Same-sex spouses having children in Georgia via artificial insemination and other assisted reproduction technologies are both being identified as parents on their child’s birth certificate, but it may be wise for them to do more to protect their parental rights. The U.S. Supreme Court’s “Marriage Equality” decision in June opened up lots of questions regarding when a same-sex spouse will be recognized as a parent. The Family Law Review published Georgia Lord’s recent article addressing these questions — but that article was intended for an audience of Judges and lawyers rather than clients, and can be hard for nonlawyers to decipher. Barbara Katz (a well-regarded adoption and assisted reproduction attorney) has written an updated summary on some of these issues that is designed to be read by nonlawyers. It is intended to assist same-sex parents in deciding whether they need to take further action to protect their custodial rights. With Ms. Katz’s kind permission, her summary is available HERE.
As Ms. Katz explains, for married couples who are having a child biologically via artificial insemination, Georgia Vital Records will automatically list both spouses as the baby’s legal parents. However, NOT ALL STATES have this same “marital presumption of legitimacy.” Because of this, many LGBT organizations and mainstream legal organizations are advising gay parents having children biologically to still get a court order of parentage or complete a stepparent adoption, even if both parents’ names are on the birth certificate. The reason that some parents may want to take this precaution is that it is possible that their right to be recognized as a parent may be challenged in the future. Such challenges may come from a known sperm donor seeking parental rights, from the other parent during a divorce action, or from the biological grandparents, aunts or uncles in the wake of the biological mother’s death. Each parent should carefully consider his or her family’s particular situation in determining whether to spend the time and money involved in seeking a court order to clarify his or her parental rights.
Georgia Lord cautions that same-sex parents who were not married to each other (via a government-licensed ceremony) before their child was born stand on very different footing, legally, that those who were married. She and other family law attorneys are watching closely to see the rulings courts issue regarding such situations. There is also a strong possibility that the Georgia Legislature may address these issues during its upcoming session. Ms. Lord encourages everyone to let their state legislators know their views regarding what the rules that govern questions of child custody should be.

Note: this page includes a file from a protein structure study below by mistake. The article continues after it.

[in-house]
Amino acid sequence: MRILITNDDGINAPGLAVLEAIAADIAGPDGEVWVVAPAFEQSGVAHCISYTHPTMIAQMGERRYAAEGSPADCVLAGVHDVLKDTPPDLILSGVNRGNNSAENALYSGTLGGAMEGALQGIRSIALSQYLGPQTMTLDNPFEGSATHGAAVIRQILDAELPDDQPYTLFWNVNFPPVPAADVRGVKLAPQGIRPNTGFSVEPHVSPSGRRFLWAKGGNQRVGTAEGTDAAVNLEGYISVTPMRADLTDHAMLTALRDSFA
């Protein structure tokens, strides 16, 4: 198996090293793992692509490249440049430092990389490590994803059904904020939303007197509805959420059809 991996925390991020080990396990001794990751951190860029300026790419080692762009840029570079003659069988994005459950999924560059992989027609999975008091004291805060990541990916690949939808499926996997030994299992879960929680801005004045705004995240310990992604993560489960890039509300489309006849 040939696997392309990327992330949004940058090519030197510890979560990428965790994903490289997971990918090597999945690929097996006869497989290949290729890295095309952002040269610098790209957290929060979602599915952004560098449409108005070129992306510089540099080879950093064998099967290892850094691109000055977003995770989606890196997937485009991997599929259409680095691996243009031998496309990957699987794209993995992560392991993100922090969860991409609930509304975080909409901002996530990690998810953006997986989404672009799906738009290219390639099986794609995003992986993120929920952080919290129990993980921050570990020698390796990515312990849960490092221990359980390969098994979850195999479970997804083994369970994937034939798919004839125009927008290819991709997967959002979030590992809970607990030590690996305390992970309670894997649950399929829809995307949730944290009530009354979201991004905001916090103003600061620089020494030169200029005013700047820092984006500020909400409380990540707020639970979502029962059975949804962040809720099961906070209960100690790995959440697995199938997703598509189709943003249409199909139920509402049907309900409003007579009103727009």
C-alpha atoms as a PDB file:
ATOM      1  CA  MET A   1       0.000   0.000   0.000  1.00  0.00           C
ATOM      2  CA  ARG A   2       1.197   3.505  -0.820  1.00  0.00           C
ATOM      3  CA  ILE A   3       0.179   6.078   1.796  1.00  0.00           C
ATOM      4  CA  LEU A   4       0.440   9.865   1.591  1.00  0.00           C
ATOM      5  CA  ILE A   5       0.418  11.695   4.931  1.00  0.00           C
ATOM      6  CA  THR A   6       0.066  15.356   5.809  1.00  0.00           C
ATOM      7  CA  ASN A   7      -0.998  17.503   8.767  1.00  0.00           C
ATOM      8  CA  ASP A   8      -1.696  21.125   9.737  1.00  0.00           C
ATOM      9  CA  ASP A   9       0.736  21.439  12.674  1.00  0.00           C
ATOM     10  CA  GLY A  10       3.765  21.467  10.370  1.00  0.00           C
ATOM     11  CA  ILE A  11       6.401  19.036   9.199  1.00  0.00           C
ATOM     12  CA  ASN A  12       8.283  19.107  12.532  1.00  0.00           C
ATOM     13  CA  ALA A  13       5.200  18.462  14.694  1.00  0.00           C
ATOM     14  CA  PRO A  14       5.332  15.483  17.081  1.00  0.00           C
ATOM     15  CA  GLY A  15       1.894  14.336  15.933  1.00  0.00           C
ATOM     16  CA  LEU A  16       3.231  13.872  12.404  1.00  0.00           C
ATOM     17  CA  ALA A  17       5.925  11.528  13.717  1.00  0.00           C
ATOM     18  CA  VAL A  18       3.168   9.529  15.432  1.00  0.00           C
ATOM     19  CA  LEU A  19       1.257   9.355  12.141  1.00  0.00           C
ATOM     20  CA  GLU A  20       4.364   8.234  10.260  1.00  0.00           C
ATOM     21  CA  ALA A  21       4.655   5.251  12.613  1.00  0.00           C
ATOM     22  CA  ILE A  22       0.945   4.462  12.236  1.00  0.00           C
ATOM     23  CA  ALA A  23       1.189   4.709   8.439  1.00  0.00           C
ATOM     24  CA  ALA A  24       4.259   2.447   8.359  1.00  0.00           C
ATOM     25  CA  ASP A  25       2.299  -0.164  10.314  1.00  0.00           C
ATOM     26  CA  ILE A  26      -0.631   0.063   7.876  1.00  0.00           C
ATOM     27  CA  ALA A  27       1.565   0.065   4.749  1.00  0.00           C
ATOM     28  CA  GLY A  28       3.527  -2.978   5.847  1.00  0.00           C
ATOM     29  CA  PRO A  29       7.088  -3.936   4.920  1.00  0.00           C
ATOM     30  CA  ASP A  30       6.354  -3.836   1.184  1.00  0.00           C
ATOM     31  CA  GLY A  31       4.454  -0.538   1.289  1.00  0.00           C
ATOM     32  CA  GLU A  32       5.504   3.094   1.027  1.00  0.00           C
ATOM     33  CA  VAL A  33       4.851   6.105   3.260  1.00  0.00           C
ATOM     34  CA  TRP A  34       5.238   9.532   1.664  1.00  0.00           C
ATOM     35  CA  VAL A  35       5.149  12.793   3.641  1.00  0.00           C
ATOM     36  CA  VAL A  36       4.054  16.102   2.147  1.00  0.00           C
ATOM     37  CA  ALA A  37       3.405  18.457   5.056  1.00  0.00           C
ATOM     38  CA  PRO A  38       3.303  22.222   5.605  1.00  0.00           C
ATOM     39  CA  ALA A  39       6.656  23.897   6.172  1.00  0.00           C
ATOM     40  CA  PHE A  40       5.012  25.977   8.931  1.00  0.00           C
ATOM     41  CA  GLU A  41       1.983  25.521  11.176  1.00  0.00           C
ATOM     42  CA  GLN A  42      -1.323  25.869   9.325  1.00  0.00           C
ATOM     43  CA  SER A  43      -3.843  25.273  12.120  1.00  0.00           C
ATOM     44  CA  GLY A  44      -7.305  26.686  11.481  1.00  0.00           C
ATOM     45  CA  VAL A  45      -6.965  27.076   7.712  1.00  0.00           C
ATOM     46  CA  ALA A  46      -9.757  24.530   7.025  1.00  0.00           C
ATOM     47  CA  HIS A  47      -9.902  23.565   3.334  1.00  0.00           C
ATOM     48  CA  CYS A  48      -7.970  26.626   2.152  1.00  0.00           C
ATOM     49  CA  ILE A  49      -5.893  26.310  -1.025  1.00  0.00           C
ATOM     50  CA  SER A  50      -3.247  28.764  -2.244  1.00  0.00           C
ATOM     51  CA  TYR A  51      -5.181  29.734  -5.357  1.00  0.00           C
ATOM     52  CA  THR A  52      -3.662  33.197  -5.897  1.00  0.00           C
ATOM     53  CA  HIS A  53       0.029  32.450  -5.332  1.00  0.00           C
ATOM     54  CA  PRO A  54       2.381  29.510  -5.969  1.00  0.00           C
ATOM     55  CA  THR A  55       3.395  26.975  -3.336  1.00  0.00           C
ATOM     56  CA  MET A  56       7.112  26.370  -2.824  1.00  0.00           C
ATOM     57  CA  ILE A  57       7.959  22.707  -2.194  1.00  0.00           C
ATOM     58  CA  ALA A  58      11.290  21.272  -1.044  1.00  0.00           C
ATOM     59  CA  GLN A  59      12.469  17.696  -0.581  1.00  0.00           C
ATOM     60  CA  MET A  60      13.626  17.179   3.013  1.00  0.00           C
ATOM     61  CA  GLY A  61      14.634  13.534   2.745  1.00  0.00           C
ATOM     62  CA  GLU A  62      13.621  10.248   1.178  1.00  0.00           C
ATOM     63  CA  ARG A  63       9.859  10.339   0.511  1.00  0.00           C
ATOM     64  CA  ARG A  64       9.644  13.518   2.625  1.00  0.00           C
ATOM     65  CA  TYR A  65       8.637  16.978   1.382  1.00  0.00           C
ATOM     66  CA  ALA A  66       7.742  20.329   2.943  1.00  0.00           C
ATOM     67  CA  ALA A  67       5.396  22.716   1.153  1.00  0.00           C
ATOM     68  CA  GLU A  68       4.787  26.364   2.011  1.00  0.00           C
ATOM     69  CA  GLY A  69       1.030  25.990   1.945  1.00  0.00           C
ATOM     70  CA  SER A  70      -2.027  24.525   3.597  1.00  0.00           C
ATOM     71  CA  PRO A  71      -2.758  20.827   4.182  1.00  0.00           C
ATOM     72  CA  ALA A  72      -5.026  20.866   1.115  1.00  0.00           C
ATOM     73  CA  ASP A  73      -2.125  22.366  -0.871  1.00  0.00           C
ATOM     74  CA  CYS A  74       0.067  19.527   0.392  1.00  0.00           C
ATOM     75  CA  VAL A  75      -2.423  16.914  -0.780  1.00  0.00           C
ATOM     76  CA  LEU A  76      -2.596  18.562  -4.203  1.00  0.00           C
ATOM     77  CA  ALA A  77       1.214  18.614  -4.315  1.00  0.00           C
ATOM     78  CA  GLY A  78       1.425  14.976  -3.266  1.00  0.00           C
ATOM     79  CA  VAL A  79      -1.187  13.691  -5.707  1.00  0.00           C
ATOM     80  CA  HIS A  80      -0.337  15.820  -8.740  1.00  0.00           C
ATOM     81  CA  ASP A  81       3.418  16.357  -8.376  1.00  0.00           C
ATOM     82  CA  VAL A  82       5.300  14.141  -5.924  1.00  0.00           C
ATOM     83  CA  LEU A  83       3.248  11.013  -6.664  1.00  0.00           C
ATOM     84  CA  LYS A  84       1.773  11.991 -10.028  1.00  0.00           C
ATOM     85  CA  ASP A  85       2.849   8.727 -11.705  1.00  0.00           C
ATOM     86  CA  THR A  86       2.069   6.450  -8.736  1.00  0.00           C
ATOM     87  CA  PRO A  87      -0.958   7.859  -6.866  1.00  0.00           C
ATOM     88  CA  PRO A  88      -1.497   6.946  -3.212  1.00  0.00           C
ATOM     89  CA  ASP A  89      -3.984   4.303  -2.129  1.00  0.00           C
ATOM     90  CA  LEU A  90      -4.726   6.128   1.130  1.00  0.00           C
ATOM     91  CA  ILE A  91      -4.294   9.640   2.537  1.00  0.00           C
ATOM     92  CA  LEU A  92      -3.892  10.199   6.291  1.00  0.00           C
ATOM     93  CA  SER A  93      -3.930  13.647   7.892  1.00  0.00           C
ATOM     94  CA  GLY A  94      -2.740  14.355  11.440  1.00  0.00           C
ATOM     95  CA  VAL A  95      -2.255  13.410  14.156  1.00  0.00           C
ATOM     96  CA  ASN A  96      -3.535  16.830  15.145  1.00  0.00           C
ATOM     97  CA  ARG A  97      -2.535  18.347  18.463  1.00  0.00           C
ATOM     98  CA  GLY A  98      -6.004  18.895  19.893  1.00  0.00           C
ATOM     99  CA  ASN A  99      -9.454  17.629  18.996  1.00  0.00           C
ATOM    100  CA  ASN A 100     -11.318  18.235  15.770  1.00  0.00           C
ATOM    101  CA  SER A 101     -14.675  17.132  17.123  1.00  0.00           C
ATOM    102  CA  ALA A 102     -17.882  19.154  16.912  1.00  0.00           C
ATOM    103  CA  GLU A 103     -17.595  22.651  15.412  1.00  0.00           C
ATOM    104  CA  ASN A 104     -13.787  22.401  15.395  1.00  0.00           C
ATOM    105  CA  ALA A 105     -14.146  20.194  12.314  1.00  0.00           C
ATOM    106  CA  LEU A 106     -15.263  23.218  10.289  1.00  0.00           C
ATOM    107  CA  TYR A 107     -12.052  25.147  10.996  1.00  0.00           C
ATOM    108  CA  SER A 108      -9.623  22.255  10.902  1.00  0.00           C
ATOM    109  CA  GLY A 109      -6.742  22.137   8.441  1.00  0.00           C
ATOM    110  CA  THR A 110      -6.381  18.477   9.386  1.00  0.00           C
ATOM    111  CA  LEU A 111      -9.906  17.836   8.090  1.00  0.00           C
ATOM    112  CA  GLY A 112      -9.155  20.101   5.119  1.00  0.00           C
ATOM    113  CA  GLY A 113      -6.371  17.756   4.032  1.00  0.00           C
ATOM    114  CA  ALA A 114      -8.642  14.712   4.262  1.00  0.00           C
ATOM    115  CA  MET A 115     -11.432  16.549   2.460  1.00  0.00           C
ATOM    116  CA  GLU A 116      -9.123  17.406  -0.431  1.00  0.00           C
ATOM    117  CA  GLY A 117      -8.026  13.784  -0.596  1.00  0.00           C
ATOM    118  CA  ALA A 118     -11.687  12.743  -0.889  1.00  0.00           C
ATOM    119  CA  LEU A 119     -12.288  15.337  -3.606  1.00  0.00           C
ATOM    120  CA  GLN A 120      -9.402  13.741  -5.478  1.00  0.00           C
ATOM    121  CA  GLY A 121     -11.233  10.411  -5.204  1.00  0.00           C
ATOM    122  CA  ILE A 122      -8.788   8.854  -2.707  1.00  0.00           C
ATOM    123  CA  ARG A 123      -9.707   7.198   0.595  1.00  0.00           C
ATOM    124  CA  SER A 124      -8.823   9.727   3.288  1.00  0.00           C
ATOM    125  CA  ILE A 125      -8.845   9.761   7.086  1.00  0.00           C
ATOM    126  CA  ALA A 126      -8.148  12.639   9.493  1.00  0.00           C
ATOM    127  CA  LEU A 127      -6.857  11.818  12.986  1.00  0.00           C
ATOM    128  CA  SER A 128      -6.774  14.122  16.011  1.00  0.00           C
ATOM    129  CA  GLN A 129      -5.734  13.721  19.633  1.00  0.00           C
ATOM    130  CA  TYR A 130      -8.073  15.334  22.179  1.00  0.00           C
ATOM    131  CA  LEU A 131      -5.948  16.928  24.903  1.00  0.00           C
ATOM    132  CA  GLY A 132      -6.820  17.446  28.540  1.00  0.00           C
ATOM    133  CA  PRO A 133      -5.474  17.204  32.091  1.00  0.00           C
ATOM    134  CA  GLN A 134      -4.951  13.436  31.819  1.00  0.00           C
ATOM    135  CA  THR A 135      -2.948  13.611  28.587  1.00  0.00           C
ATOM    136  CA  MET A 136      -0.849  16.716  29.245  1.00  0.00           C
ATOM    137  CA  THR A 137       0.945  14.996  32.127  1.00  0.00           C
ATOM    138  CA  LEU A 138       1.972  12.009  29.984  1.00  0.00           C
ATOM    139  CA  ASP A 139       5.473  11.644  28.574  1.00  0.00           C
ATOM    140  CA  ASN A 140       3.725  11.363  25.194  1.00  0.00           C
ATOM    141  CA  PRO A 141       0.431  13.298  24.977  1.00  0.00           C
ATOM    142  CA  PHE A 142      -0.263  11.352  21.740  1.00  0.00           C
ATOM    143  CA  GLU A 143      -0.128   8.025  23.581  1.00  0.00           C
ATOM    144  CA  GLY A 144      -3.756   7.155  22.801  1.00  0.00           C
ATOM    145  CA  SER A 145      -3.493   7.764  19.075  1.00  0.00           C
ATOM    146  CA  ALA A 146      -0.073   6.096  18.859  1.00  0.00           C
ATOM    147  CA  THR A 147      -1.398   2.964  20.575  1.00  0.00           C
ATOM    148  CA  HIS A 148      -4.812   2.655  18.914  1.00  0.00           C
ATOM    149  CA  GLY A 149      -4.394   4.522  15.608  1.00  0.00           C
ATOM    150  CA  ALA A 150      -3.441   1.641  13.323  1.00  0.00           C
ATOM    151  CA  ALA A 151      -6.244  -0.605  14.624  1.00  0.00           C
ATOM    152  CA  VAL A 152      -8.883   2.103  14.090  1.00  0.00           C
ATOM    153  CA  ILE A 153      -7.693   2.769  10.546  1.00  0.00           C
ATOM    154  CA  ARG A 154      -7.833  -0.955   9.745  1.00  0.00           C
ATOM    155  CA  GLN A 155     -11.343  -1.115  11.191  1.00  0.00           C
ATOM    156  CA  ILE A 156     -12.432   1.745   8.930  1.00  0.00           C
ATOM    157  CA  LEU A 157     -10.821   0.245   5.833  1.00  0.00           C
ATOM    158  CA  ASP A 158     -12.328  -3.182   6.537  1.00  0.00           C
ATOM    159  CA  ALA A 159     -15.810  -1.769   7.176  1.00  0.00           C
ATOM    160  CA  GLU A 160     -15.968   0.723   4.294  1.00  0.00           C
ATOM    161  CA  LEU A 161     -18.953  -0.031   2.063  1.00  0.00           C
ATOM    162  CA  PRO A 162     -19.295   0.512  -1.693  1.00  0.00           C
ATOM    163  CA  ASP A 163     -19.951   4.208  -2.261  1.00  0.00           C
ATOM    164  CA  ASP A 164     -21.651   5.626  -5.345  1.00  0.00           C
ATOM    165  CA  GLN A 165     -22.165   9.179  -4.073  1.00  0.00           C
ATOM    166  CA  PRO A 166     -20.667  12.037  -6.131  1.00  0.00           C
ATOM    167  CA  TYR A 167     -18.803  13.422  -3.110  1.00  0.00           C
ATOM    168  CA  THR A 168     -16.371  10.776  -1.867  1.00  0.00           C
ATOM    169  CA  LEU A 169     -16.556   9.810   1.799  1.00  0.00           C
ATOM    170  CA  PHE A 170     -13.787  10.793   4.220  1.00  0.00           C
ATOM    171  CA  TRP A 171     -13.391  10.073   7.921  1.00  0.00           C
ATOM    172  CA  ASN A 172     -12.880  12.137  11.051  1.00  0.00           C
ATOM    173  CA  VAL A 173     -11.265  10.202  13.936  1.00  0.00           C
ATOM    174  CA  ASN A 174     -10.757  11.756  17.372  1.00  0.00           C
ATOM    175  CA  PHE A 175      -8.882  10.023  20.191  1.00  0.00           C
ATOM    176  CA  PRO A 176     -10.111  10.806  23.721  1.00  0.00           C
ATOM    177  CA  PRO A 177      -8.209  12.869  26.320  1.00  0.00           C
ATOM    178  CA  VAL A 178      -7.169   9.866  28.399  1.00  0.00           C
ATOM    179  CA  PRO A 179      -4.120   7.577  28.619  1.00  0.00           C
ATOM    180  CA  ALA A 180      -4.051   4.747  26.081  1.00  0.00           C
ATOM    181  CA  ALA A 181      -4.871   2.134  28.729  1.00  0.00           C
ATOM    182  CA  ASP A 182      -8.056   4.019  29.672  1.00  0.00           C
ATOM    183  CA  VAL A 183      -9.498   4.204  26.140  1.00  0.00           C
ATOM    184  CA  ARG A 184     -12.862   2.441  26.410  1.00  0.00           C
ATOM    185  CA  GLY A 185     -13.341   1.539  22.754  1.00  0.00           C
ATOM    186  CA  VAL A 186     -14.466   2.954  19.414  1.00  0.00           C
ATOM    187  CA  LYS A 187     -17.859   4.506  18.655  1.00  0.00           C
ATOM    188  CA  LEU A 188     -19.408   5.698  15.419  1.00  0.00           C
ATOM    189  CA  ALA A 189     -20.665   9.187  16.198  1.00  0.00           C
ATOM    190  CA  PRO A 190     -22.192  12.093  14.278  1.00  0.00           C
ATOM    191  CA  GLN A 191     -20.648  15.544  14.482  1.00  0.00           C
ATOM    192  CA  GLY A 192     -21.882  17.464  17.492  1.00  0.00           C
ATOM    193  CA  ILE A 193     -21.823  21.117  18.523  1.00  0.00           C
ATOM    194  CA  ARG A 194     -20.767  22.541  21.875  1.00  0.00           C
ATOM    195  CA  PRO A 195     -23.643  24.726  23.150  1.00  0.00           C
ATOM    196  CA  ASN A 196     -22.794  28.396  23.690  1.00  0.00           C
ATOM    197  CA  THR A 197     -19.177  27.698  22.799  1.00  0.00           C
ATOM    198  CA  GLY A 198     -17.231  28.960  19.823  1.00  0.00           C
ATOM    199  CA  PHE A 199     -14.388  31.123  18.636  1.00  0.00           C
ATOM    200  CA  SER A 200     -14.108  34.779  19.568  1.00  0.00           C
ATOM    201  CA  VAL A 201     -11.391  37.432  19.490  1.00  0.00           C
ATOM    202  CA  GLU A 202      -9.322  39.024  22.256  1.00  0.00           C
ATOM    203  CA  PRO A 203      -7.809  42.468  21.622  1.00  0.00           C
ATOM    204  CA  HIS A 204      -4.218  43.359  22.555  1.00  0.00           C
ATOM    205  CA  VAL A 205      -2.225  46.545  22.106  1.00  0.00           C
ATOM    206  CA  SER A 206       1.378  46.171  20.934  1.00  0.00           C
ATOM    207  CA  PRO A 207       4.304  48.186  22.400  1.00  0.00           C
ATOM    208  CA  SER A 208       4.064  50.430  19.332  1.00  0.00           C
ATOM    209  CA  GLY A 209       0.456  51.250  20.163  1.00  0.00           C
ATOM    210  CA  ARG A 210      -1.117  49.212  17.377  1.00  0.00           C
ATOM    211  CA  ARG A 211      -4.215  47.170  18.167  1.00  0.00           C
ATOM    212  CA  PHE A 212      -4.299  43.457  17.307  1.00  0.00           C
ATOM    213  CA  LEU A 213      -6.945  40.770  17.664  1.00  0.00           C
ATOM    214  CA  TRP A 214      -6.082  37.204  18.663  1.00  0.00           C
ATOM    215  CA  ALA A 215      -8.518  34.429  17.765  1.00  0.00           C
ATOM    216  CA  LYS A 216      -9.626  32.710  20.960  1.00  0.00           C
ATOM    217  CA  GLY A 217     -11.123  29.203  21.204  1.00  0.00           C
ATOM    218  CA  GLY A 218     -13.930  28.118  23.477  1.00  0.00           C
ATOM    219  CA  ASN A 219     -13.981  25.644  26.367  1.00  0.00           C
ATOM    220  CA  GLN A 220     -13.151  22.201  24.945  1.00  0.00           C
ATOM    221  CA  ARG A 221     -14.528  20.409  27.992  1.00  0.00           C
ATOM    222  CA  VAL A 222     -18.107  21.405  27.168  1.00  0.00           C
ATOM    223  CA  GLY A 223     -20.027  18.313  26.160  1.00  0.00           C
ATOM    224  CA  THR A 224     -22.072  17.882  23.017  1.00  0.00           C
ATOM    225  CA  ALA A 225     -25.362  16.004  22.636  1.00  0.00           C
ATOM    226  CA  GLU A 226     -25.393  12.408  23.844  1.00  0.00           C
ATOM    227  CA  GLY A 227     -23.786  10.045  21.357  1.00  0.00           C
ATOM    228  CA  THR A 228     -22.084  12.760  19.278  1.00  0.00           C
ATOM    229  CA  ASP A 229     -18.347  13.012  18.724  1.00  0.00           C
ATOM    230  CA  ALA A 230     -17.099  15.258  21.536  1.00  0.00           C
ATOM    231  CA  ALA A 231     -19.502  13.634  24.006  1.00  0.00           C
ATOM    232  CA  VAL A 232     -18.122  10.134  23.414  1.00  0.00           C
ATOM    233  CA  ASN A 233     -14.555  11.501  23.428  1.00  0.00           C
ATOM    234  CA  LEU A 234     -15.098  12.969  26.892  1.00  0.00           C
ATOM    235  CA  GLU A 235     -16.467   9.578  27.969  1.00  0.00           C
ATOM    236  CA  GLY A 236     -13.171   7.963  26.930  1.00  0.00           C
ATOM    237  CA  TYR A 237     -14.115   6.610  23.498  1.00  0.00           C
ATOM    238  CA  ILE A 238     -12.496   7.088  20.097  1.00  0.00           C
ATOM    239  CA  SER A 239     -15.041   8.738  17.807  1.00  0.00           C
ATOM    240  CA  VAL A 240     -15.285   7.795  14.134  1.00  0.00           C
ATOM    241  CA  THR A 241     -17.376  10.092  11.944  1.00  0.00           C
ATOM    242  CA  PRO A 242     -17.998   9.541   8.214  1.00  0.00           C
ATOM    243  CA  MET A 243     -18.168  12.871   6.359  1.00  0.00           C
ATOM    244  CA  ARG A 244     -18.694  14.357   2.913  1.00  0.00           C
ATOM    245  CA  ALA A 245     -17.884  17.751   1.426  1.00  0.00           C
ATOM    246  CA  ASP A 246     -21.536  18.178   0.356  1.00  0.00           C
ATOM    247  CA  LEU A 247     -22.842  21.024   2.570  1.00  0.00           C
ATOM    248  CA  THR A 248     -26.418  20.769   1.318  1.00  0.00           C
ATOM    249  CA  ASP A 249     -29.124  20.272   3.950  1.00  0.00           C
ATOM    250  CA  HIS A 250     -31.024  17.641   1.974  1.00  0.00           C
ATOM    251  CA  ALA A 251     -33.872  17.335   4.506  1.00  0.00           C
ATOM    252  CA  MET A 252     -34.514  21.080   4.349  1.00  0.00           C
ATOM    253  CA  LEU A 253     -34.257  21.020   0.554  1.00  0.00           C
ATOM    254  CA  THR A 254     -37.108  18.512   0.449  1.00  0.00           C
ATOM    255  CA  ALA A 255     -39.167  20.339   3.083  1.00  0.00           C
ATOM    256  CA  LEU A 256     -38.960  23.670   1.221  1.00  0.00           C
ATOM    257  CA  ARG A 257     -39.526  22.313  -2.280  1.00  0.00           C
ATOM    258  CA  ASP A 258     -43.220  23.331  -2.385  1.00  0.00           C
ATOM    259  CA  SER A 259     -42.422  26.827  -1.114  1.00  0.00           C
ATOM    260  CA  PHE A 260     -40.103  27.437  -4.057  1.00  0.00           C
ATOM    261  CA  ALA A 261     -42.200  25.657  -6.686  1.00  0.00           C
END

Advocates pressing for adequate, accessible public transit for persons with disabilities charge in a federal court action that MARTA is in contempt of court. The action sets out evidence that MARTA’s paratransit service — MARTA Mobility – fails to provide the level of service required by the Americans with Disabilities Act and by an injunction previously entered against the system. They argue that MARTA has failed to take reasonable steps to improve the system’s performance. As a result, they say, those who rely upon the system for transportation to work, to medical appointments, or to special occasions are often left stranded. MARTA Mobility’s own statistics regarding whether its vehicles show up on time — or even show up at all – show that the system’s performance has recently been worse than it has been at any point in the past twelve years. [Read more…]